When you’ve gone through all the above steps, you’ll have a veteran you want to hire. Call them to give them the good news so you can gauge their excitement level and discuss any final details, like salary and start date.
Once you and the candidate have agreed to all the terms, write a formal offer letter. Make sure the letter includes:
Include the full job description with the offer letter. Having the candidate sign off on their ability to handle the duties of the job lets you more easily hold them accountable if they fail to meet your expectations. Send the offer letter to the candidate and give them several days to review, sign, and send it back. Once you’ve received the signed offer letter back, it’s time to begin the onboarding process.
Need more insight on how to approach the hiring process? Check out our general guide on how to hire employees.
How Hiring Veterans Differs From Hiring Civilians
Hiring veterans is relatively similar to hiring civilian employees. However, there are a few key differences:
- The military has its own culture and language, which may not translate directly for a “regular” workforce. Understanding their jargon and mindset will help you better identify a veteran’s skills and experiences.
- Veterans may have difficulty translating their military skills into civilian terms, so you need to be proactive in recognizing and helping them articulate their skills during the hiring process.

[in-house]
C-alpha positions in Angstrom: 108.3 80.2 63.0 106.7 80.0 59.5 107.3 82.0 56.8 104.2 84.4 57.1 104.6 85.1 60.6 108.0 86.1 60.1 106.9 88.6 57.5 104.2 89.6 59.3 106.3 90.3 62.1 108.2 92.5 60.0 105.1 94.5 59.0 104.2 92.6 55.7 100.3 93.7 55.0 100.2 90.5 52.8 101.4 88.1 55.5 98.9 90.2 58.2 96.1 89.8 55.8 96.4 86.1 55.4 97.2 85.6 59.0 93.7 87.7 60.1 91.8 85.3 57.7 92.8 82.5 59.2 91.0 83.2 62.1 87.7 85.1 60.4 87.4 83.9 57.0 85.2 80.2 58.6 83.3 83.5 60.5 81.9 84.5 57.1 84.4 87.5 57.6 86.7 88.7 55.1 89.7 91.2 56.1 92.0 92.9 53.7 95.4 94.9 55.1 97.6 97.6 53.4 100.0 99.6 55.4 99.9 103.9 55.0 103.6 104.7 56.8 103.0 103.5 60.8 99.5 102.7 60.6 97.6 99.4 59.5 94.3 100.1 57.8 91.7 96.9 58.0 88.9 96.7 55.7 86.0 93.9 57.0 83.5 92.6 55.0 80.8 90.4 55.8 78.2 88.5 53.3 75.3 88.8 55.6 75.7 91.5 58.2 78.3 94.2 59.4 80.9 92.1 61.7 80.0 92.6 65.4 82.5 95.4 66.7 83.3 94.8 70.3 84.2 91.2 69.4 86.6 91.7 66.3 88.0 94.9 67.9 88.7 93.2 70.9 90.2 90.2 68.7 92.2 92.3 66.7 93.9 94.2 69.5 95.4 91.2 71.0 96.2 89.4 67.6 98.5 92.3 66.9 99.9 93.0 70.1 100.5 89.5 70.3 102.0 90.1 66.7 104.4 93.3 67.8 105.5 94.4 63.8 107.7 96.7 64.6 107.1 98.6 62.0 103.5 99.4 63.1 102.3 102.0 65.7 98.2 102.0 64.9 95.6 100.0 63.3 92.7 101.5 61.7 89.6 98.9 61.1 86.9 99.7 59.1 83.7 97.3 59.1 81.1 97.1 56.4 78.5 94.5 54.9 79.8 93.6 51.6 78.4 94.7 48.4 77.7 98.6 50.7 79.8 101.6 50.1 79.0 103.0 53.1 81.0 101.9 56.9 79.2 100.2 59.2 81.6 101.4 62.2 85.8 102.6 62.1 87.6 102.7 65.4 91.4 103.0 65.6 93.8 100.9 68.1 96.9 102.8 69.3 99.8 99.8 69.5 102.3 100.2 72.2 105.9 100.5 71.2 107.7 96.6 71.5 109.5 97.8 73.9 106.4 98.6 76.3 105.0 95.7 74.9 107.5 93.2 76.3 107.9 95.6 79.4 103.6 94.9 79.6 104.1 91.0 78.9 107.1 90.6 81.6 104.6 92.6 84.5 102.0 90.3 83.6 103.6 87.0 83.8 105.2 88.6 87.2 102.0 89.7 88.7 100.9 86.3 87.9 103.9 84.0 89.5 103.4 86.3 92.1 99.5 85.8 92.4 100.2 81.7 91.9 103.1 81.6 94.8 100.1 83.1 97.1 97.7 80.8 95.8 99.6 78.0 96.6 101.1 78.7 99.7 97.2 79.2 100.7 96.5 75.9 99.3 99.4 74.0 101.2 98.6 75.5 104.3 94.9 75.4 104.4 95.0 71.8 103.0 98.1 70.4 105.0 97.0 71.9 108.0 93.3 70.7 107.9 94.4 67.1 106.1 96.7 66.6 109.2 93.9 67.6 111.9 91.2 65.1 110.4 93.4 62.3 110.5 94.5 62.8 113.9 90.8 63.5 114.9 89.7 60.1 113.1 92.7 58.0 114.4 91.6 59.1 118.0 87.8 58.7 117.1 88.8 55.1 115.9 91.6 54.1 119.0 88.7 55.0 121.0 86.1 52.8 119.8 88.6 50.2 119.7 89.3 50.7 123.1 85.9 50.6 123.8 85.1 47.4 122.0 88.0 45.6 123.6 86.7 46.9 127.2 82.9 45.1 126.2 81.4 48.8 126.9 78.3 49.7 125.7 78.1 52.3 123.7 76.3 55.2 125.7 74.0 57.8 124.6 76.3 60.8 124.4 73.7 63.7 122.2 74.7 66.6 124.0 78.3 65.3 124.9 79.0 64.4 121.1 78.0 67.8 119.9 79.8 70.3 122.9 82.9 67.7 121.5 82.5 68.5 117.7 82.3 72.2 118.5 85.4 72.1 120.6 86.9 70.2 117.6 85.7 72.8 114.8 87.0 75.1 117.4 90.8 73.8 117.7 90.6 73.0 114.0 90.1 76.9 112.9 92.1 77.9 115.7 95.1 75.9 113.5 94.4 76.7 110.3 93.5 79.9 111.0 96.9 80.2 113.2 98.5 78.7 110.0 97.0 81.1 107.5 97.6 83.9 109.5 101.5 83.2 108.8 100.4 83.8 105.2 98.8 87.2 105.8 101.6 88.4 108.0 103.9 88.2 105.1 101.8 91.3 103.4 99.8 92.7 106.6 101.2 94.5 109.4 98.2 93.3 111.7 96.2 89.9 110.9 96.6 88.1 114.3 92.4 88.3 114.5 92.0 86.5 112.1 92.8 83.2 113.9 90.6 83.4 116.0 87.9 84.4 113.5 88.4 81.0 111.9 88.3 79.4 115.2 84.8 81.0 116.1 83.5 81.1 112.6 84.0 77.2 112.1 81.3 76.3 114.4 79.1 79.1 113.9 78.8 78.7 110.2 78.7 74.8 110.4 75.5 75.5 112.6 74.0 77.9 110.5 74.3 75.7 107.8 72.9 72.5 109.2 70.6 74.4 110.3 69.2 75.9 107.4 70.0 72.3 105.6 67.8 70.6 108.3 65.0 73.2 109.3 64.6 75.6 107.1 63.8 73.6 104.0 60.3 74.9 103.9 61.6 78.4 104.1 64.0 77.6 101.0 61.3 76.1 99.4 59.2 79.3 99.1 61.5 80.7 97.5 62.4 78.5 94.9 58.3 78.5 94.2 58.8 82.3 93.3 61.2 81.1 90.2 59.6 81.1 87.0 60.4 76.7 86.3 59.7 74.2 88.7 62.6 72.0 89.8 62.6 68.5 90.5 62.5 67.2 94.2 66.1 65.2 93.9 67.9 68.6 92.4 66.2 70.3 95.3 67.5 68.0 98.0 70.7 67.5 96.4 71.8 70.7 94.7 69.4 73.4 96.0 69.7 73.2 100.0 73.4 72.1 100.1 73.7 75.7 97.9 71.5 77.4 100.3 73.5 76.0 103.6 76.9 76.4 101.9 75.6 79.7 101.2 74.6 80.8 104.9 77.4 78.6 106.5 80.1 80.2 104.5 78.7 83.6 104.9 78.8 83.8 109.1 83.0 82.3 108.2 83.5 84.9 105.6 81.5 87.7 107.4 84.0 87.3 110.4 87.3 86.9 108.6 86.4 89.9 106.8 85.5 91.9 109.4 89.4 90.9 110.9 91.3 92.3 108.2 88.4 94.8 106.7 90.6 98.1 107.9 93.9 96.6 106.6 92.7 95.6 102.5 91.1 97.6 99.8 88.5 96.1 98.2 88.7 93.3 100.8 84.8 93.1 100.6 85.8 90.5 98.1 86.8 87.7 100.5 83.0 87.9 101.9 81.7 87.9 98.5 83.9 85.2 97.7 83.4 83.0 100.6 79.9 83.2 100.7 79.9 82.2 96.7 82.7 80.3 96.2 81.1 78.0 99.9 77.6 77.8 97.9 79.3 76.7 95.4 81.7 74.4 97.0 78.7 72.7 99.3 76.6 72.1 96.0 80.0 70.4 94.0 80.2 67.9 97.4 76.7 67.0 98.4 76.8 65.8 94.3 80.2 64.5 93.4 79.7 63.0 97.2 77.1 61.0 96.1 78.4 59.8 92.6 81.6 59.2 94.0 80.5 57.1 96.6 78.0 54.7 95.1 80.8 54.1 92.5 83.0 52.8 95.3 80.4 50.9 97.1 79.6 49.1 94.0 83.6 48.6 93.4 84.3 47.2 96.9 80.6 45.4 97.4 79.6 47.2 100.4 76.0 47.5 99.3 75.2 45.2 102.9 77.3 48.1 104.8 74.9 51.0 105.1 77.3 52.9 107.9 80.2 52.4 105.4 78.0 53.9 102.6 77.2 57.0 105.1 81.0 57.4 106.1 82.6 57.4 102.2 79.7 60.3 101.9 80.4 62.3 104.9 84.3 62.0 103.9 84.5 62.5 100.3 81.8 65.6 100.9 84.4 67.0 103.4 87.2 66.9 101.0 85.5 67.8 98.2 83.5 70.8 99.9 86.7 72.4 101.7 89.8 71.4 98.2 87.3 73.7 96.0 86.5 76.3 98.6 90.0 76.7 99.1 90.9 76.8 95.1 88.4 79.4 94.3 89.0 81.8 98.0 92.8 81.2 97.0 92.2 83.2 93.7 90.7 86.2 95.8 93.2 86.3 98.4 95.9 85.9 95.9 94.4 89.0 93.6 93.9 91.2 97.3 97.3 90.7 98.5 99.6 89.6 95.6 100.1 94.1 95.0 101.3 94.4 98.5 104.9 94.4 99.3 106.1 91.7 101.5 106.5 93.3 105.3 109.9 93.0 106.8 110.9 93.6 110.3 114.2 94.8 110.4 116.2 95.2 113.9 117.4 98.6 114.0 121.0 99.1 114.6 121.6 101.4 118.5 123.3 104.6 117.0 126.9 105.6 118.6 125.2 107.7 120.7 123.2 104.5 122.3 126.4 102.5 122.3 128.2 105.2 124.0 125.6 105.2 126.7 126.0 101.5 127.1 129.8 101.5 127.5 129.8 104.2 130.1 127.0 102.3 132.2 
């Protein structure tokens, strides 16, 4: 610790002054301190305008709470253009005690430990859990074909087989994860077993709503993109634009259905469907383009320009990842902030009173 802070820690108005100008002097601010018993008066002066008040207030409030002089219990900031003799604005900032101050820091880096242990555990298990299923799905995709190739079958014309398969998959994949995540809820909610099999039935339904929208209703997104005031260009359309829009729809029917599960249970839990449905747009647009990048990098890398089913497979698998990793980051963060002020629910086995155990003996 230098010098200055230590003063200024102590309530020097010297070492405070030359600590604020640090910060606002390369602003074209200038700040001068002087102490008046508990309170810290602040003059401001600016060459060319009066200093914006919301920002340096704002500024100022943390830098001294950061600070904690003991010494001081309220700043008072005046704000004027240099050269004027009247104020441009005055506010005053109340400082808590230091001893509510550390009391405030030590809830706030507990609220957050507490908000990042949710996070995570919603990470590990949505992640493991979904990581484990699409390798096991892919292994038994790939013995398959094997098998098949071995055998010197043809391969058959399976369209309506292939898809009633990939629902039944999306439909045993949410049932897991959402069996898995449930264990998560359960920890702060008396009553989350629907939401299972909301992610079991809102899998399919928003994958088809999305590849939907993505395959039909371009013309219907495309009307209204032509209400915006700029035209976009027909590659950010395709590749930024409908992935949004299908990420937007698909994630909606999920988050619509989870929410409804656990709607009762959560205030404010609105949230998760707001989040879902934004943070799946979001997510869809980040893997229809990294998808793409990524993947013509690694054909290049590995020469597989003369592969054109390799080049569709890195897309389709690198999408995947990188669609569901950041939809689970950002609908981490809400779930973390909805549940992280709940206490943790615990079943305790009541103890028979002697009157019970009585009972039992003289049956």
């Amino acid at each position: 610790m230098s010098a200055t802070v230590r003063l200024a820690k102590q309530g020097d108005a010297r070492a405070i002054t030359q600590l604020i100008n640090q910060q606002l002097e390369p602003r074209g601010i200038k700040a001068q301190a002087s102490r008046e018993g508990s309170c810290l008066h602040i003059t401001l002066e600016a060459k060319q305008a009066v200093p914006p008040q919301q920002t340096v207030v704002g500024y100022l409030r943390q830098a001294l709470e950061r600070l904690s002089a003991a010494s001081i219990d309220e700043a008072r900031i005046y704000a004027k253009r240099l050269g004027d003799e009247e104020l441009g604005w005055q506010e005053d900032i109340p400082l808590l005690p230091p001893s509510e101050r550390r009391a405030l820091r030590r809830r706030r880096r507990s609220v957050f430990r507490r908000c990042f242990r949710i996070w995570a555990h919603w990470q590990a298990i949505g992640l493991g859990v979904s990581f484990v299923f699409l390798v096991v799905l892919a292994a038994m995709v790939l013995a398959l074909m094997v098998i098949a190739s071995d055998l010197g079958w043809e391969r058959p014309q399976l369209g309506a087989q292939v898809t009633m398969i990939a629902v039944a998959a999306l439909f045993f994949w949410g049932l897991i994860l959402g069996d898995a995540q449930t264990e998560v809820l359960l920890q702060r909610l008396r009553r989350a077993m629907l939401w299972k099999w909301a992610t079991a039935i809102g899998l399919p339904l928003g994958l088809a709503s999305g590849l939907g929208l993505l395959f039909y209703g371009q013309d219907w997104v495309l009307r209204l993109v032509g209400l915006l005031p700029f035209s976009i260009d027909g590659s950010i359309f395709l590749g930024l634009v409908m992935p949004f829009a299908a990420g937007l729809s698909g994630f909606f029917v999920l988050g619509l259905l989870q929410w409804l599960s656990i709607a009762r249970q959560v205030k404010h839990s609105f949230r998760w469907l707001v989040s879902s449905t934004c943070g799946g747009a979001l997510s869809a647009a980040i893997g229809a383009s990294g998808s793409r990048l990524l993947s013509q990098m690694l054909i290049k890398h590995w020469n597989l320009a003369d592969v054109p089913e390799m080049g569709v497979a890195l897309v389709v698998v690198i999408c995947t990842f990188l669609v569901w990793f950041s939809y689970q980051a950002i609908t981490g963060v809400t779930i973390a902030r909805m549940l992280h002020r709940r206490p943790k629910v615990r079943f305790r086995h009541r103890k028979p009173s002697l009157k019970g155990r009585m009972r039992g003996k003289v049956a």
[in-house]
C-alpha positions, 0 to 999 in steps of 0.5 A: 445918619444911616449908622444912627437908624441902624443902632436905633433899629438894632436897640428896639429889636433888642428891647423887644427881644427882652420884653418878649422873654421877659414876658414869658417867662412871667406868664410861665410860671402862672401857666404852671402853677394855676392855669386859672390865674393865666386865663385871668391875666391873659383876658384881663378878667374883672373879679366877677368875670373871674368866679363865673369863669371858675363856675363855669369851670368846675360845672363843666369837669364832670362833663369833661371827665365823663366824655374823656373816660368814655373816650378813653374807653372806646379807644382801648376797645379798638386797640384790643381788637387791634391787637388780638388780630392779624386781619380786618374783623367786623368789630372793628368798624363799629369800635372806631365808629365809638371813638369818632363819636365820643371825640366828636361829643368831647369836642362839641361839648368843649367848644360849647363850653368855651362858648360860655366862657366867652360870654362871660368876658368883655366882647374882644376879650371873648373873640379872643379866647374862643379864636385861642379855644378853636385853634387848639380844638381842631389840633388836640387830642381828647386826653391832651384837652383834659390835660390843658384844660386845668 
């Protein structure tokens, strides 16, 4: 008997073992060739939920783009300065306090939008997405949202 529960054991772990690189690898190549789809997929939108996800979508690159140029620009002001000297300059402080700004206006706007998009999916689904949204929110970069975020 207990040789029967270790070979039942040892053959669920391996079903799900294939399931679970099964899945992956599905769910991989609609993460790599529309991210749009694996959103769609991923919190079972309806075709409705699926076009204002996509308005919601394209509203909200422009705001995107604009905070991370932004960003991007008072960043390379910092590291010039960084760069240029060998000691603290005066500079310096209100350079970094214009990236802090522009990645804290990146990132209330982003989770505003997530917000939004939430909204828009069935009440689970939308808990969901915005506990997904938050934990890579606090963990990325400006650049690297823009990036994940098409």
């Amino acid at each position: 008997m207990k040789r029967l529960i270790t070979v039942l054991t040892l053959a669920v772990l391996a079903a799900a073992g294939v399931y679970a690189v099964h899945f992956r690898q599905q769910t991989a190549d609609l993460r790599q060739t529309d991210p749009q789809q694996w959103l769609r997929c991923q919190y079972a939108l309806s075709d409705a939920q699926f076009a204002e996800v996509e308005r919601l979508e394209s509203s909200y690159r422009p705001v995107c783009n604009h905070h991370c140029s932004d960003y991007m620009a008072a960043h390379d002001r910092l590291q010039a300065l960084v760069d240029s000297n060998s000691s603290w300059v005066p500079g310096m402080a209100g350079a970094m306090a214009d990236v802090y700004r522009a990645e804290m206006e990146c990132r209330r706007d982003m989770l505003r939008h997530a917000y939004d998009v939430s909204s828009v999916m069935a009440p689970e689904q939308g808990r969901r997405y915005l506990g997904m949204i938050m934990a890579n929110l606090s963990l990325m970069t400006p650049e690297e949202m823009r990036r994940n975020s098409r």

- Veterans often face unique challenges when transitioning from military to civilian life, so offering them support through mentorship, career resources, and skills development can help create a more inclusive and welcoming work environment
Benefits of Hiring Veterans
Highly Qualified & Skilled Employees
There are many reasons to hire veterans. Many vets are extremely well trained, and that translates into hard workers who can add extreme value to your organization.
Beyond getting highly skilled individuals working for you, there are also incentives offered to employers that hire veterans.
Because the demands of military service can be physically and mentally demanding, some vets exit with new disabilities and disorders they didn’t have before. It’s important to consider this and any related nuances. Check out our full guide to how to hire people with disabilities for more information.
Hiring veterans requires small businesses to adapt their hiring approach and recognize the distinct skills, experiences, and challenges veterans bring to the workforce. By understanding these differences and realizing the financial benefits to their company, small businesses can successfully recruit and retain veteran employees who contribute significantly to the company’s success.